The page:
The proposed K.I.S.S. rules are based on the premise that the Forest Service is revising forest plans, not promulgating new plans from scratch. This premise implies a rebuttable presumption that the existing plan’s provisions are satisfactory. NFMA supports this approach to plan revision.
For example, NFMA requires the Forest Service review timberland suitability decisions “at least every 10 years” and “return lands to timber production” when the Forest Service finds that “conditions have changed.” Thus, only if “conditions have changed” does the FS review its previously-made timberland suitability decisions. This mandate appears best met by adding to K.I.S.S.’s “new information or changed circumstances” assessment a new provision, as follows (addition is in italics):
36 CFR 219.3: Assessment of New Information and Changed Circumstances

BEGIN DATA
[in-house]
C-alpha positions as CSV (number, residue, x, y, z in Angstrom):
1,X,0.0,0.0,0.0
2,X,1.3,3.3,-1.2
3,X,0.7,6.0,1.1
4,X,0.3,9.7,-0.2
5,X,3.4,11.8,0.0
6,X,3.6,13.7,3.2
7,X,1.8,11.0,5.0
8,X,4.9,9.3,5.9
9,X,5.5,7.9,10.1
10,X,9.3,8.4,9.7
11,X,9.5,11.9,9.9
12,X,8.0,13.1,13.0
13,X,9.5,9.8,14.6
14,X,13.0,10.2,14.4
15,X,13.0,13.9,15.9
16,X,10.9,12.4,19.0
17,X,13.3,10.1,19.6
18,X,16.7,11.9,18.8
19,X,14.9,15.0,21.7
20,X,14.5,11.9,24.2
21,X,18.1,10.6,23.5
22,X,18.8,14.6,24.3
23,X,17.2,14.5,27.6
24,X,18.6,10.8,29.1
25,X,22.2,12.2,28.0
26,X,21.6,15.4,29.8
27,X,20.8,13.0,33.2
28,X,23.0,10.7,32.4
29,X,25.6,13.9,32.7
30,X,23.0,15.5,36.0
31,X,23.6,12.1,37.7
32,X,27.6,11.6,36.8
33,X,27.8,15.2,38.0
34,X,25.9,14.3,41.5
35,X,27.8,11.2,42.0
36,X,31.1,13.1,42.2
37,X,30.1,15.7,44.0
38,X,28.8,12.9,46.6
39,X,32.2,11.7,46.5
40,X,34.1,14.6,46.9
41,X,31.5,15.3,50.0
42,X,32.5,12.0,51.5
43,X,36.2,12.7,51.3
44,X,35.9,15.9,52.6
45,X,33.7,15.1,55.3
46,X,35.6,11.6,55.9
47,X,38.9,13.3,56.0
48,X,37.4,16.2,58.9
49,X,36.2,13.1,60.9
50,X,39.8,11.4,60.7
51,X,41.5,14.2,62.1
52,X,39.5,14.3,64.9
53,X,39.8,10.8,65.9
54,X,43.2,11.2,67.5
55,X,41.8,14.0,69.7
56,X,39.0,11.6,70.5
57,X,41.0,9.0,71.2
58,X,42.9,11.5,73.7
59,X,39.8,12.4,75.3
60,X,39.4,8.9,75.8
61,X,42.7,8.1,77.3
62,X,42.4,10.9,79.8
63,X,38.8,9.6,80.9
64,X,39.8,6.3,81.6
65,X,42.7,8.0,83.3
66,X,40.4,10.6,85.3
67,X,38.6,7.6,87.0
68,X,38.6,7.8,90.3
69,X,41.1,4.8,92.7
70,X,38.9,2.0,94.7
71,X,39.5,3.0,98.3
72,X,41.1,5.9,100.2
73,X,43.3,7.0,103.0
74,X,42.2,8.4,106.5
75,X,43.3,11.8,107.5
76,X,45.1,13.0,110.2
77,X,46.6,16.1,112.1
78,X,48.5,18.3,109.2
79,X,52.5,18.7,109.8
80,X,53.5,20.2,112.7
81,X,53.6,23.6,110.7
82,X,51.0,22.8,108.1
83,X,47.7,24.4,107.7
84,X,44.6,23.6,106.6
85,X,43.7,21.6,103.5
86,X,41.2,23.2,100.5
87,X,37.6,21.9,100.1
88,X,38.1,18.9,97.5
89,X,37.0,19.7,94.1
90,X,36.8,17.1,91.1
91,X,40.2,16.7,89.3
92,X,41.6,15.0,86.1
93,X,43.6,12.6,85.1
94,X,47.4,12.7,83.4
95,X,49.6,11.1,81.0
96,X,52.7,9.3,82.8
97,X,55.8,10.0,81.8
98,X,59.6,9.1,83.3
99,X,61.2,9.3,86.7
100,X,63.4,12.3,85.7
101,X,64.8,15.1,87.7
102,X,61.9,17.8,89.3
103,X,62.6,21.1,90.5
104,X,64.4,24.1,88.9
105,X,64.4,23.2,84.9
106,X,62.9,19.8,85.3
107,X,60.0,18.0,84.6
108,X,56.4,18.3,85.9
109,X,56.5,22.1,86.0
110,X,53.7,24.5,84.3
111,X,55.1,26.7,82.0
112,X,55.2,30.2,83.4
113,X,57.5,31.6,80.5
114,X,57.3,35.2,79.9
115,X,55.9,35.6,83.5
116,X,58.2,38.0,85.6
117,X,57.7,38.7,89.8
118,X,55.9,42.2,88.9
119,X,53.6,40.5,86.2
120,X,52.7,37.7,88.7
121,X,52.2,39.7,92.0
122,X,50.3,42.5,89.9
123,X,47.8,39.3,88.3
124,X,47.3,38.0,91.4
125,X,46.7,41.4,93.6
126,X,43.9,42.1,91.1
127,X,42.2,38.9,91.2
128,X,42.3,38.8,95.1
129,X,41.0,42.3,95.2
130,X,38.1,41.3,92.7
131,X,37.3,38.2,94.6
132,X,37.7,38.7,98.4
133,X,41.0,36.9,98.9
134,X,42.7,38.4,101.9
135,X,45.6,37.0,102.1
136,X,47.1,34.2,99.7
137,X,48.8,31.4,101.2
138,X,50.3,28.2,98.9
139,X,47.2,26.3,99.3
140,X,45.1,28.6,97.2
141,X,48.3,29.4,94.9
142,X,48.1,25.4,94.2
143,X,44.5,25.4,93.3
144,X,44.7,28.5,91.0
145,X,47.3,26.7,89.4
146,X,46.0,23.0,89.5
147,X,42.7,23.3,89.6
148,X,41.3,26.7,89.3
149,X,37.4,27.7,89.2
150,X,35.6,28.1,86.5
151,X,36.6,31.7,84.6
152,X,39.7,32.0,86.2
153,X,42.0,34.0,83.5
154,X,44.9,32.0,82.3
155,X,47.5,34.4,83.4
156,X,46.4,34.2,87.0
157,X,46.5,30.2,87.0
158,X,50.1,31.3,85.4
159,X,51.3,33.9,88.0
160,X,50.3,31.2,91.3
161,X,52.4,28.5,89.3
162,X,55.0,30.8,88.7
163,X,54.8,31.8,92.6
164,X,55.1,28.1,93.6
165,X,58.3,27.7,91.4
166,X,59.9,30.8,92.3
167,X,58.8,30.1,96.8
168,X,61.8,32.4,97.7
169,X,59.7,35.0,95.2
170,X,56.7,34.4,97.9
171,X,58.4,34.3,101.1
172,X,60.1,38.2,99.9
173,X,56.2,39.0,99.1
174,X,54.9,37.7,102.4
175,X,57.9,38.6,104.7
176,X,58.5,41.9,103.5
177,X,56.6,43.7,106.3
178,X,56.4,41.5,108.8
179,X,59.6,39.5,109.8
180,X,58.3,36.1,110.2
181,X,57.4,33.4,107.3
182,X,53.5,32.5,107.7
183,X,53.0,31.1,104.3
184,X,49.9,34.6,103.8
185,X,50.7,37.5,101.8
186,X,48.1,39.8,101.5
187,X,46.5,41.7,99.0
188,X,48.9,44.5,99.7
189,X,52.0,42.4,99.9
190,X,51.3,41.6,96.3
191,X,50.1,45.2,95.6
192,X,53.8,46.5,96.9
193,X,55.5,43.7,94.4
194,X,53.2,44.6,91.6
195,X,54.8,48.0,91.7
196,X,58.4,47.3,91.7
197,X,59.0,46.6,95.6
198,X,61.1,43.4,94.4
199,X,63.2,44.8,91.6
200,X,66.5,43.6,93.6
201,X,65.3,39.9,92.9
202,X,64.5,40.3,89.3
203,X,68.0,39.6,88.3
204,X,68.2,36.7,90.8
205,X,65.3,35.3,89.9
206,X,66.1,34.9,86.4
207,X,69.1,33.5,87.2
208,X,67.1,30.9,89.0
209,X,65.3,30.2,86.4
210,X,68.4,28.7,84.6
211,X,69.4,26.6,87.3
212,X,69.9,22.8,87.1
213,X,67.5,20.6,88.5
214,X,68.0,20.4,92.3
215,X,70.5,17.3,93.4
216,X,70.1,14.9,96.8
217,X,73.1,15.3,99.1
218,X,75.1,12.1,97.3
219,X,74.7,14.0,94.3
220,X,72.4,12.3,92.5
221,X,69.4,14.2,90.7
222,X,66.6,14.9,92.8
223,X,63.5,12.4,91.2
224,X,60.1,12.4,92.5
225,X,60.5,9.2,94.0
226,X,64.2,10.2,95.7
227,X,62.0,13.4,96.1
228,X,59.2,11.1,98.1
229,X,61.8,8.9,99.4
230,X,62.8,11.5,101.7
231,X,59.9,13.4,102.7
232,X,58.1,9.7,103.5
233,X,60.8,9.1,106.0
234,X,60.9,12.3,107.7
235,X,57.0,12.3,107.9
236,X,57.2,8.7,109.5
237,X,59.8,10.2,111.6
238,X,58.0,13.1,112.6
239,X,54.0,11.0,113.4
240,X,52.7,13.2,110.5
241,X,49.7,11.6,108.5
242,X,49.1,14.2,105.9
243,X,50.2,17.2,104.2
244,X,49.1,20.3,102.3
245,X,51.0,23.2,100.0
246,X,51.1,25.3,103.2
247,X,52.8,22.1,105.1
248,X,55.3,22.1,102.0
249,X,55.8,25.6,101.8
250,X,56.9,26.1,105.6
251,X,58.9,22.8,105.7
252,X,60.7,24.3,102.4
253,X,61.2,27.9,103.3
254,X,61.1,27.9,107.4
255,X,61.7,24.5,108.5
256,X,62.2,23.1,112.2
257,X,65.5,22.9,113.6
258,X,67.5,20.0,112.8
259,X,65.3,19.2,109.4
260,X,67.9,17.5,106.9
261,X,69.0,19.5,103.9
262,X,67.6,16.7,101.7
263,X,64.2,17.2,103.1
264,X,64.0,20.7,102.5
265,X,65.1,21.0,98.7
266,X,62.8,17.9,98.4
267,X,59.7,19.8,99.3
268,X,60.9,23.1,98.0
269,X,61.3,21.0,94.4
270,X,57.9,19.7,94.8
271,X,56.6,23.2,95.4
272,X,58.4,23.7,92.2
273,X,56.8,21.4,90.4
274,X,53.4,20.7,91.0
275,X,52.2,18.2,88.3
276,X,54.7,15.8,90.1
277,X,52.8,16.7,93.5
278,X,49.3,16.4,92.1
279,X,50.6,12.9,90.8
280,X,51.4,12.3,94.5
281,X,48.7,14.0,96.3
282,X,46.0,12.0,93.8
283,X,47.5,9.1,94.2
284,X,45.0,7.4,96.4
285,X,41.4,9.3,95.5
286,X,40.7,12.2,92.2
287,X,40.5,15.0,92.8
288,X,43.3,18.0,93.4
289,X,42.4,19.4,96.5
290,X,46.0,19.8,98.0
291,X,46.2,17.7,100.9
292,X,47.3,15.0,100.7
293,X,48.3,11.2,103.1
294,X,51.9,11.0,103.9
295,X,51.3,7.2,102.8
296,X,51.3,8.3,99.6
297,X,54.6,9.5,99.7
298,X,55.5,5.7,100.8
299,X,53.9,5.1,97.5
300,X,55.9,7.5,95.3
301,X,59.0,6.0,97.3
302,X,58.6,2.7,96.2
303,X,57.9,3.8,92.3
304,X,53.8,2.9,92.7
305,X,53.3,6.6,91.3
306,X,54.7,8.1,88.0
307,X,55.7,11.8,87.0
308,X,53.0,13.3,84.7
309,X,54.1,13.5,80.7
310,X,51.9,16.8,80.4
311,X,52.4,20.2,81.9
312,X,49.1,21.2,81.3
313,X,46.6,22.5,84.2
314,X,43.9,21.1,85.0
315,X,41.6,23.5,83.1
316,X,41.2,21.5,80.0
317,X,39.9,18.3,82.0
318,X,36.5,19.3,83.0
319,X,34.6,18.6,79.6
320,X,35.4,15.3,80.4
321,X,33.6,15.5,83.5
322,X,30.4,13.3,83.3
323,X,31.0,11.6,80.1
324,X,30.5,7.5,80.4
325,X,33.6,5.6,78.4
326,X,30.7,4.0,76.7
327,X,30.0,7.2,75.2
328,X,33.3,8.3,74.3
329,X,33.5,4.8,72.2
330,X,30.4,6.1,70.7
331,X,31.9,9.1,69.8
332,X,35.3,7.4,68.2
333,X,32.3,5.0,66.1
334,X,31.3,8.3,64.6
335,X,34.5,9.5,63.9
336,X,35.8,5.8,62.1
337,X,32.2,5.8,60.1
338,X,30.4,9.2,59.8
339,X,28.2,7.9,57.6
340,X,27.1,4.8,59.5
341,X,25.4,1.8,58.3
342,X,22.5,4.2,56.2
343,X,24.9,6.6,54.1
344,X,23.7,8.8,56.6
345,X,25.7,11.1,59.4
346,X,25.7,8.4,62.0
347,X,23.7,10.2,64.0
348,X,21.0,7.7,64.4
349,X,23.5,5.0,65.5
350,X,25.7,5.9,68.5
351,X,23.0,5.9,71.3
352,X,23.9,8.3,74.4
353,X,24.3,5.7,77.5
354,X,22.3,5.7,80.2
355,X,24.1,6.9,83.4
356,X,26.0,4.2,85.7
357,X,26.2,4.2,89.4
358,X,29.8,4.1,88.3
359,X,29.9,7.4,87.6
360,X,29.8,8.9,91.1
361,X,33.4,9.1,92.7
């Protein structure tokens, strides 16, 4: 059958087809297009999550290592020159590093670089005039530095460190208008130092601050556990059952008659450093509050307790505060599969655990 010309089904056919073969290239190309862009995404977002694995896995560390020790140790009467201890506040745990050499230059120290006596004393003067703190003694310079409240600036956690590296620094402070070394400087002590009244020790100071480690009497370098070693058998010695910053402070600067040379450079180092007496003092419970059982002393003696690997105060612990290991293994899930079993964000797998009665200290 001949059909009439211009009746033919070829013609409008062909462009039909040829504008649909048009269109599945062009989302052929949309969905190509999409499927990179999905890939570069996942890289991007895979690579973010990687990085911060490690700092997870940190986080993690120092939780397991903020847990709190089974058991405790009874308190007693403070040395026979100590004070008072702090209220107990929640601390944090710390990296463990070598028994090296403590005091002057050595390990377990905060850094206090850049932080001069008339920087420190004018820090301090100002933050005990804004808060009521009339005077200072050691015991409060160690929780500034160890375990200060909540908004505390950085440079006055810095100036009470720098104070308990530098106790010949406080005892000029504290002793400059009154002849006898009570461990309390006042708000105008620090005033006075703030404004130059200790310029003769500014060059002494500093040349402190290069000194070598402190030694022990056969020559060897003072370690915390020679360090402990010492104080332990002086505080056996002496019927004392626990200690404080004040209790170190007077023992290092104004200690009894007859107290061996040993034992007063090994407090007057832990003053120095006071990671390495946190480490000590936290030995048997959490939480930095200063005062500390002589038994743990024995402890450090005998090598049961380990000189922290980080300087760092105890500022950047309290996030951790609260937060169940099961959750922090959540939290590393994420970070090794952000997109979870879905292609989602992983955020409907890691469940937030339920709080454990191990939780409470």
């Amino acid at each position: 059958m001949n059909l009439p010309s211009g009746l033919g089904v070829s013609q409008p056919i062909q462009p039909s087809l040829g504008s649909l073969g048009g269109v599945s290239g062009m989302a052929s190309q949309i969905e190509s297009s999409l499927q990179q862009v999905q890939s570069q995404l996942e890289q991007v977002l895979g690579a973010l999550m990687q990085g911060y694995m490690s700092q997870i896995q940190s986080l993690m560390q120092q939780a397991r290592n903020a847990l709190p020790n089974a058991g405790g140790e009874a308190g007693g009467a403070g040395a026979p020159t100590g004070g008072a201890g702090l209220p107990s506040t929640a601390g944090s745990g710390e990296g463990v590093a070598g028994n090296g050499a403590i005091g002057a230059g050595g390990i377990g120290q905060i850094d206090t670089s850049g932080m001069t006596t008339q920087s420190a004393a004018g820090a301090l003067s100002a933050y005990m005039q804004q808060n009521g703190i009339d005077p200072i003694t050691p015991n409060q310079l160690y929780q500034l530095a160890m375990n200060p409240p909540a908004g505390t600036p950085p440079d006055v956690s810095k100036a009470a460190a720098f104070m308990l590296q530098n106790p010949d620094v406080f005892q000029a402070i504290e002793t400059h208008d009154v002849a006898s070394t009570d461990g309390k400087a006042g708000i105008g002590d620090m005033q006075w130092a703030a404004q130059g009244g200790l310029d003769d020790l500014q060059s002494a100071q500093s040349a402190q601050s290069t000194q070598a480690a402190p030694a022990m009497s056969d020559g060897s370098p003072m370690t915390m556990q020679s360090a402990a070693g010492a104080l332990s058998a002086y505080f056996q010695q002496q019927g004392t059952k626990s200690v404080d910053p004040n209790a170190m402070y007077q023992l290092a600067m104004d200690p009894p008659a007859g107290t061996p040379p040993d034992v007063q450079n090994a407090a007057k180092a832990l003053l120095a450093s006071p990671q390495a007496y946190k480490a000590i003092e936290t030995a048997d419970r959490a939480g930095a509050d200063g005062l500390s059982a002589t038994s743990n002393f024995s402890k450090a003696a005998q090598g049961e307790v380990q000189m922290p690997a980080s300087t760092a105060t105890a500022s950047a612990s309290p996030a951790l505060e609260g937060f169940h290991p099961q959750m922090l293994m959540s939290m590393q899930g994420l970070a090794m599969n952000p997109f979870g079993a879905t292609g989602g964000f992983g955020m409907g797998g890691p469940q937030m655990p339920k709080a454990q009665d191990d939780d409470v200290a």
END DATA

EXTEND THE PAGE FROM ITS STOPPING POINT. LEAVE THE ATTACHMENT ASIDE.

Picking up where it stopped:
(a) The revision shall assess (the “assessment”) new information and changed circumstances and conditions in the unit that are relevant to the decisions made in the land management plan. If the new information or changed circumstances and conditions warrant amendments to the land management plan, the land management plan amendments shall be assessed as a part of the vegetation management and timber harvest program’s NEPA document. If the land management plan amendments, singly or in combination with the vegetation management and timber harvest program, require an environmental impact statement pursuant to Section 102(2)(C) of the National Environmental Policy Act (“NEPA”), 42 U.S.C. § 4321 et seq., an environmental impact statement shall be prepared.
(b) The assessment shall determine whether new information or changed circumstances warrant a review of lands the Forest Service has classified as suitable or unsuitable for timber production. The review shall focus on, but is not limited to, lands proposed for timber harvest in the plan revision’s vegetation management and timber harvest program.